Chemistry (CHEM)

CHEM 0240 First-Year Seminar: From Alchemy to Nanoscience

The imperative to transform matter, find its roots in alchemy and the search for the Philosopher's Stone, which was thought to contain the secret of turning base metals into gold and also the secret of immortality. We will examine the evolution of the way in which people have thought about matter and its transformations; from the manufacturing of explosives to dyestuffs to pharmaceuticals and perfumes. We will do some simple experiments that demonstrate some of these principles. We will follow the development of the chemical sciences from the works of early alchemists to Renaissance (Newton and Boyle) scientists and modern thinkers (Priestly, Lavoisier, Dalton, Mendeleev and others). This class, which is designed for non-science as well as potential science majors, will involve discussions on readings, as well as field trips to some Philadelphia locations that are notable in the history of chemistry.

Fall

1 Course Unit

CHEM 0250 Structural Biology

This course will explore how biological properties are determined by the microscopic chemical properties of proteins and biomacromolecules. We will discuss how research results, especially those of structural biology, are presented to its various audiences.

Fall or Spring

0.5 Course Units

CHEM 1000 Academic Based Community Service-Chemistry Outreach

Chemistry service-learning course that provides undergraduate students with opportunities to improve their scientific communication abilities and teaching skills. Undergraduate students will work in groups to develop short science experiments and teaching materials, and students in grades 6-12 from urban public schools in West Philadelphia will visit the Penn campus to perform the experiments. There are typically 6 – 8 visits over the course of the semester, and during these visits, the undergraduates will serve as instructors, teaching their experiment to the visiting students. Undergraduate students will also analyze and discuss journal articles and publications to explore pedagogy and best practices in science communication, as well as develop and demonstrate skills in reflecting critically on issues that arise in your service learning experiences through written post-teaching reflections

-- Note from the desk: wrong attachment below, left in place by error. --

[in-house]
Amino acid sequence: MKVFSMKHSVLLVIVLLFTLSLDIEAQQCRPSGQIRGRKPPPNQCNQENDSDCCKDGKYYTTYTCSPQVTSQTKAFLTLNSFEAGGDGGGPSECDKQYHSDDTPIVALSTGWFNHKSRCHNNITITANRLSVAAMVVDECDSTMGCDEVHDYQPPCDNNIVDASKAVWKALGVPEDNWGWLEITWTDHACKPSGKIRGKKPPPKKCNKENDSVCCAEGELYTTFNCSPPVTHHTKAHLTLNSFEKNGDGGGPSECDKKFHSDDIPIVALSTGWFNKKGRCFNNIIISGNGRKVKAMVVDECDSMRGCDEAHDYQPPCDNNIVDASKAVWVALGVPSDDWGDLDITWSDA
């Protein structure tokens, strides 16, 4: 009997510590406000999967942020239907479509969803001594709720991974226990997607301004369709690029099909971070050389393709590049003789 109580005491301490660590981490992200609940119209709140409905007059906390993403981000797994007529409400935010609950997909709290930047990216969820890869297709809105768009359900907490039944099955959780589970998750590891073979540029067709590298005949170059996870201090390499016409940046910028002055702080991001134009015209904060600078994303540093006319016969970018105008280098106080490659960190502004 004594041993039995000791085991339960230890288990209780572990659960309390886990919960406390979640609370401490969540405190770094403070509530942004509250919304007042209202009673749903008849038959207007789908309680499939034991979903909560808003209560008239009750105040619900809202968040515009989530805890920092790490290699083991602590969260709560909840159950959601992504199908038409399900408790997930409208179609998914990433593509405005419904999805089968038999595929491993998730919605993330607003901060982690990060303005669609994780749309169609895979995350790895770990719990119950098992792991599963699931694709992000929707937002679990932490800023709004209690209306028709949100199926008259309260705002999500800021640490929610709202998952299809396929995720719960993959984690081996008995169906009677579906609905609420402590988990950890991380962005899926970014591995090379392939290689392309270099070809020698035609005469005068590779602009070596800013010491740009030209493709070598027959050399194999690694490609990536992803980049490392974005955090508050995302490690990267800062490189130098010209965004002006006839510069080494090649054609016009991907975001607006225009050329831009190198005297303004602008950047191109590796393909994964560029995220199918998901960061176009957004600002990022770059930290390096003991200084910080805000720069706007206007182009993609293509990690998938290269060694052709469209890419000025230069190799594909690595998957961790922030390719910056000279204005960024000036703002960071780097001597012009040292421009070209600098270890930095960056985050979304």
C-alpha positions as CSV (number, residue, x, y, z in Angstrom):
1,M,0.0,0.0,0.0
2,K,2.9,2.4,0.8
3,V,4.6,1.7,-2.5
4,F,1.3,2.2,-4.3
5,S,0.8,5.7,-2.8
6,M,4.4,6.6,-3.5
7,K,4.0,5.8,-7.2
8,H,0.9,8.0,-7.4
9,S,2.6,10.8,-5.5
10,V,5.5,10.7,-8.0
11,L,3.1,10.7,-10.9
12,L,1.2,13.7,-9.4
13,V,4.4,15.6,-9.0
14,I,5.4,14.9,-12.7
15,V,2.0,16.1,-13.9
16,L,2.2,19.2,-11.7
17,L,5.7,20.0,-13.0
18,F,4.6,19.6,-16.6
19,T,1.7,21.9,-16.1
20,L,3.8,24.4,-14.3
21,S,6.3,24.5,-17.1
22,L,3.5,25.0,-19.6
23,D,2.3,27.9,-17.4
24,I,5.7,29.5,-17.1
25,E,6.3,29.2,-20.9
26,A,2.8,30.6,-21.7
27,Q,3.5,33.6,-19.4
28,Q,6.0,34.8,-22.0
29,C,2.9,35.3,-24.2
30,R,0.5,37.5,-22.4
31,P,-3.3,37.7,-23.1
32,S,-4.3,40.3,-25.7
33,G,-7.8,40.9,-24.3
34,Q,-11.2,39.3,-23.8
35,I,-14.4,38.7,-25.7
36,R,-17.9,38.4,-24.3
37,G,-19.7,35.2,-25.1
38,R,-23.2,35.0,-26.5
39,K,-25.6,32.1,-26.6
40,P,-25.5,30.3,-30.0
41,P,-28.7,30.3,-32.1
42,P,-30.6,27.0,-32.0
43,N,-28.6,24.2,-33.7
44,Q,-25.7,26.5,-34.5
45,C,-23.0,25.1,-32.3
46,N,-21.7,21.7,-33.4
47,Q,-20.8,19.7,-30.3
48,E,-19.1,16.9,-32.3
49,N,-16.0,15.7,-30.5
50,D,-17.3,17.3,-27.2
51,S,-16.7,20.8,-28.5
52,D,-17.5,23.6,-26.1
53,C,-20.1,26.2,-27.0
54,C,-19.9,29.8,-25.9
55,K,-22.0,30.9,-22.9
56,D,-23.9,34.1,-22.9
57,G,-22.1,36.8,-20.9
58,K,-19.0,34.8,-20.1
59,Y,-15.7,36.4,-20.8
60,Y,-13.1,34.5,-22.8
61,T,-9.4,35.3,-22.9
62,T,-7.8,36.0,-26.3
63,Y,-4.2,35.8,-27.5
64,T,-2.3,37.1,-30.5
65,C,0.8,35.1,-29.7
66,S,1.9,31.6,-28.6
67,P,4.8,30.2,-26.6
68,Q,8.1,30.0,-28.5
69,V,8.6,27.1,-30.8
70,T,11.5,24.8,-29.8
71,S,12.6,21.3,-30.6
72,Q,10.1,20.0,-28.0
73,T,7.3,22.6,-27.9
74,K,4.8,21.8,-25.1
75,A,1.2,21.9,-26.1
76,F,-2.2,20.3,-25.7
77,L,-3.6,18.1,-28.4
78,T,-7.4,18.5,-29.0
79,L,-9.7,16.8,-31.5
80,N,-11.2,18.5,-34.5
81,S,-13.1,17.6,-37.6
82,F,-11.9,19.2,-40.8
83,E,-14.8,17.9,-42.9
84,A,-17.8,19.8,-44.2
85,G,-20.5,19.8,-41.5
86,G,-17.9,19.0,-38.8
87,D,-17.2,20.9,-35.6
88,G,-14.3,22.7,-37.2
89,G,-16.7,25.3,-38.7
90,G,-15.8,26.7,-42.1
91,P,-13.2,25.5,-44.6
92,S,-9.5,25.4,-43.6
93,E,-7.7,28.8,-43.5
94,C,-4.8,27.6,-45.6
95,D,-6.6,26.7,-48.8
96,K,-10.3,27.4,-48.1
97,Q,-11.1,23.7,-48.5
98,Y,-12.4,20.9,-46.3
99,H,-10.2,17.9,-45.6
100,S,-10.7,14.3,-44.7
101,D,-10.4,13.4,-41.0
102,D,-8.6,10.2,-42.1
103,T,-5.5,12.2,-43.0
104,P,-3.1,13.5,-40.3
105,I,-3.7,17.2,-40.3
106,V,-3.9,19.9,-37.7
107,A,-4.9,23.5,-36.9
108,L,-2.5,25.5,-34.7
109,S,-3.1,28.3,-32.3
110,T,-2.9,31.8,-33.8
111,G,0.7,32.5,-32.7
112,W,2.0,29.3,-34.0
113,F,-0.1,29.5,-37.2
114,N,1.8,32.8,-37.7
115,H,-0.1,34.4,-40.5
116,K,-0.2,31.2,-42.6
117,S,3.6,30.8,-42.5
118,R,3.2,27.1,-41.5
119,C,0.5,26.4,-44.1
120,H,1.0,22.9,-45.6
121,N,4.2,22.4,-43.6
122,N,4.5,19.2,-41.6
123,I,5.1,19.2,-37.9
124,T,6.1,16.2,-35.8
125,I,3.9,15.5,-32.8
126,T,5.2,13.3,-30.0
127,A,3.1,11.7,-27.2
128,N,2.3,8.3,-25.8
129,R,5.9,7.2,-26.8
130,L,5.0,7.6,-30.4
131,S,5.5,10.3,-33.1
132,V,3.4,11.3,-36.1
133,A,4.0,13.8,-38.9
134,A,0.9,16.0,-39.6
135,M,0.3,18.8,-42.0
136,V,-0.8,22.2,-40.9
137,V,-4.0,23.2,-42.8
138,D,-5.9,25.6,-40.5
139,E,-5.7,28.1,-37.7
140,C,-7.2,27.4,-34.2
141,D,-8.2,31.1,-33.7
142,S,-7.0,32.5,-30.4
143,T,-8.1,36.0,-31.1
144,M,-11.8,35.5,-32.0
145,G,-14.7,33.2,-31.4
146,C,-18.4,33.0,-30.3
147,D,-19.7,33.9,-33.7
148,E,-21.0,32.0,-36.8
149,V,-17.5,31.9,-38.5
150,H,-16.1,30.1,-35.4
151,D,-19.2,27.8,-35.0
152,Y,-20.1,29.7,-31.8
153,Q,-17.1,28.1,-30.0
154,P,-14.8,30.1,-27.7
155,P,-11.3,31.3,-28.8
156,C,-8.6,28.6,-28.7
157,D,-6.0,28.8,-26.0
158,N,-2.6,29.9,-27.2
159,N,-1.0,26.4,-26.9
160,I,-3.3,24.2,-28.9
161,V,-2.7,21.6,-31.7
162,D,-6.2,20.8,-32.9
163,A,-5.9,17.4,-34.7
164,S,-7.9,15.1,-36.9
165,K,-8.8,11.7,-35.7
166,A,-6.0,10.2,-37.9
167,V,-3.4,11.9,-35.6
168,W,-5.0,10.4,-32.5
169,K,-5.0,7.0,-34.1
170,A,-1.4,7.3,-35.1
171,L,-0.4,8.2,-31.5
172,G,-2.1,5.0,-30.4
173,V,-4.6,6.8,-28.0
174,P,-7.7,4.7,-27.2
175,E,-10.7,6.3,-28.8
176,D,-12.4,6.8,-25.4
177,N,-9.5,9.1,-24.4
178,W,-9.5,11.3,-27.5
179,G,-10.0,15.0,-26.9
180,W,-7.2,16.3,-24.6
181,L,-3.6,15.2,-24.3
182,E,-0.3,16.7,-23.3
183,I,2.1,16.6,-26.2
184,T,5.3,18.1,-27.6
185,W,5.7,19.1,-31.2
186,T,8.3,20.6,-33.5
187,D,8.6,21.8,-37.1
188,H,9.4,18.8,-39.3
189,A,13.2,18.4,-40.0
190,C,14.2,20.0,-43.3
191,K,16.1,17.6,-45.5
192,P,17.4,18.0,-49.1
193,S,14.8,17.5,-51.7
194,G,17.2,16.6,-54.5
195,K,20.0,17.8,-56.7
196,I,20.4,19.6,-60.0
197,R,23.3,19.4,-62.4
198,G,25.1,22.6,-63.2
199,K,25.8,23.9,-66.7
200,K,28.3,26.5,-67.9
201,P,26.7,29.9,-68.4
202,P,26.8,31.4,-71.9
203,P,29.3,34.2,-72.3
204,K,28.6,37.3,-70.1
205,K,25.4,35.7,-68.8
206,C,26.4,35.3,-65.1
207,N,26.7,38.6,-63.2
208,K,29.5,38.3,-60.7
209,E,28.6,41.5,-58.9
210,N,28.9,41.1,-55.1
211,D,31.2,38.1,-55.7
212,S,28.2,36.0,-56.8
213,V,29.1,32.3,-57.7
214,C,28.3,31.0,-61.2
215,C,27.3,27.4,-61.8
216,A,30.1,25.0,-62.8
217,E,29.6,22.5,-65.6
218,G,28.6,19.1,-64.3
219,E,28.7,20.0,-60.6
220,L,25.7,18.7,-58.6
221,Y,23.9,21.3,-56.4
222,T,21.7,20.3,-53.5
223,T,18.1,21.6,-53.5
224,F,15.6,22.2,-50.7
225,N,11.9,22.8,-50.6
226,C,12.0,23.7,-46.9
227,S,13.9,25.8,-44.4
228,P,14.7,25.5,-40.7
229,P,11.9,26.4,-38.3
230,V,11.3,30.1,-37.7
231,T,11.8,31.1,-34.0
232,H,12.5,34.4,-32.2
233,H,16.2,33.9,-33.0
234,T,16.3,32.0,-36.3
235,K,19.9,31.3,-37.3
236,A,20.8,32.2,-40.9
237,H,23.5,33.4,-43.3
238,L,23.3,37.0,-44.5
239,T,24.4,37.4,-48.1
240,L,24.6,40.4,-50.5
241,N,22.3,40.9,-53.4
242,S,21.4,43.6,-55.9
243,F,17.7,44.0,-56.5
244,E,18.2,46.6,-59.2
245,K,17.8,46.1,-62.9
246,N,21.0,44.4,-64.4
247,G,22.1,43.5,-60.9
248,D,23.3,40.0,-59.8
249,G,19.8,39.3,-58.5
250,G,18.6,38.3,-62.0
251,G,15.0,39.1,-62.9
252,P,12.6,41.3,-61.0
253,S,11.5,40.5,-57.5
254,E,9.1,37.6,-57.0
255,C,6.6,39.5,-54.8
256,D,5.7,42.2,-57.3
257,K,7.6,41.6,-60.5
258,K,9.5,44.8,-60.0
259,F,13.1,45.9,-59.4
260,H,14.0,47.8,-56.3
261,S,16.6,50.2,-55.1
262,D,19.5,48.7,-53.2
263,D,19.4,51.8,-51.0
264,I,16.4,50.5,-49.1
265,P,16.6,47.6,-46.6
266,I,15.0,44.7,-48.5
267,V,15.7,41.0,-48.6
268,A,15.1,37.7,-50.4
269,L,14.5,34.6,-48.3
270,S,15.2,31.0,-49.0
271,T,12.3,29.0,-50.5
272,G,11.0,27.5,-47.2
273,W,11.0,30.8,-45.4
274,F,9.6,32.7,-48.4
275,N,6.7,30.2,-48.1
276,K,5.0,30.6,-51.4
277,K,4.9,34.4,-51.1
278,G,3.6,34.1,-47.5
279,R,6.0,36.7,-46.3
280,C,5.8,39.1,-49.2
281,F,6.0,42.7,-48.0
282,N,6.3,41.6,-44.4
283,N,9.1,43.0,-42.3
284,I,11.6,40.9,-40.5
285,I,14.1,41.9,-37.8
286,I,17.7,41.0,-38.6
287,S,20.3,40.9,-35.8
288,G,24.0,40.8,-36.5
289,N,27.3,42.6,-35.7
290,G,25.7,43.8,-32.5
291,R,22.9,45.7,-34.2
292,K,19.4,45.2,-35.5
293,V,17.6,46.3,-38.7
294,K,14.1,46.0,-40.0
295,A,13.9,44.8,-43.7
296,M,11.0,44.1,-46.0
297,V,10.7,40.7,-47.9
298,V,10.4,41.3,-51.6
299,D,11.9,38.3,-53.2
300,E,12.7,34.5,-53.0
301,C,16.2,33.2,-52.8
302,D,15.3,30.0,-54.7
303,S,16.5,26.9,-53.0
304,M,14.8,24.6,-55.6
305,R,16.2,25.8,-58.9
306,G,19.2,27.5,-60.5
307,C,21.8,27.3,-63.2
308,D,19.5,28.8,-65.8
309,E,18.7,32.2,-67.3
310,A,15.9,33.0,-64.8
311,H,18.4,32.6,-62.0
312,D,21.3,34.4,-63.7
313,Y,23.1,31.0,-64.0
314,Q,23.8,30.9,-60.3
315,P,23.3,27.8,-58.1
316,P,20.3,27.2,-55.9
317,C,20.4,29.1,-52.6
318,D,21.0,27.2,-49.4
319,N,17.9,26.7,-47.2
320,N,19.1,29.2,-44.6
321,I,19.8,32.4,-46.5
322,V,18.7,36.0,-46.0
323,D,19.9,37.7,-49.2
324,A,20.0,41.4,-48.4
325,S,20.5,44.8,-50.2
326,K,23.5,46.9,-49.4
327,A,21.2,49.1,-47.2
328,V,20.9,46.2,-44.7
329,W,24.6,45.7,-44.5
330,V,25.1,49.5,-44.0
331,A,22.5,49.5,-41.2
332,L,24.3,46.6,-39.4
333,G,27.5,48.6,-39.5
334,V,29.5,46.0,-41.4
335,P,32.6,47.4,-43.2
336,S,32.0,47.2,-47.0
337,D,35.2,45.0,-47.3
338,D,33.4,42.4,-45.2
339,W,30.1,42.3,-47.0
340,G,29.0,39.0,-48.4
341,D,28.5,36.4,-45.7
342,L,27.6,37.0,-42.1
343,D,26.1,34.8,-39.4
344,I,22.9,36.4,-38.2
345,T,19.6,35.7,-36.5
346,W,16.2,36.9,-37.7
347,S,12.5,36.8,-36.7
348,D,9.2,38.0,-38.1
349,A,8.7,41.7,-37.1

Fall

1 Course Unit

CHEM 1011 Introduction to General Chemistry I

CHEM 1011 is an introductory college-level course in chemistry intended for students with less preparation in high school chemistry and mathematics. The course content parallels that of CHEM 1012, but with emphasis placed on developing problem-solving strategies and developing the underlying chemical principles. The course will take an 'atoms first' approach to introductory chemistry, where topical coverage includes an overview of quantum theory, atomic structure, the periodic table, chemical bonding, elementary chemical reactions, stoichiometry, ideal gases, and intermolecular interactions. Topics from mathematics and physics that are necessary to chemical problem-solving will be included as needed. Prerequisite: Students with credit for CHEM 1012 may not enroll in CHEM 1011. Credit will not be awarded for both CHEM 1011 and 1012.

Fall

Corequisite: MATH 1300

1 Course Unit

CHEM 1012 General Chemistry I

Basic concepts and principles of chemistry and their applications in chemistry and closely-related fields. The first term emphasizes the understanding of chemical reactions through atomic and molecular structure. This is a university level course, treating the material in sufficient depth so that students can solve chemical problems and can understand the principles involved in their solution. It includes an introduction to condensed matter. This course is suitable for majors or non-majors and is recommended to satisfy either major or pre-professional requirements for general chemistry. This course is presented for students with high school chemistry and calculus. Students with a lesser background than this should take CHEM 1011. Prerequisite: Students with credit for CHEM 1011 may not enroll in CHEM 1012. Credit is not awarded for both CHEM 1011 and CHEM 1012.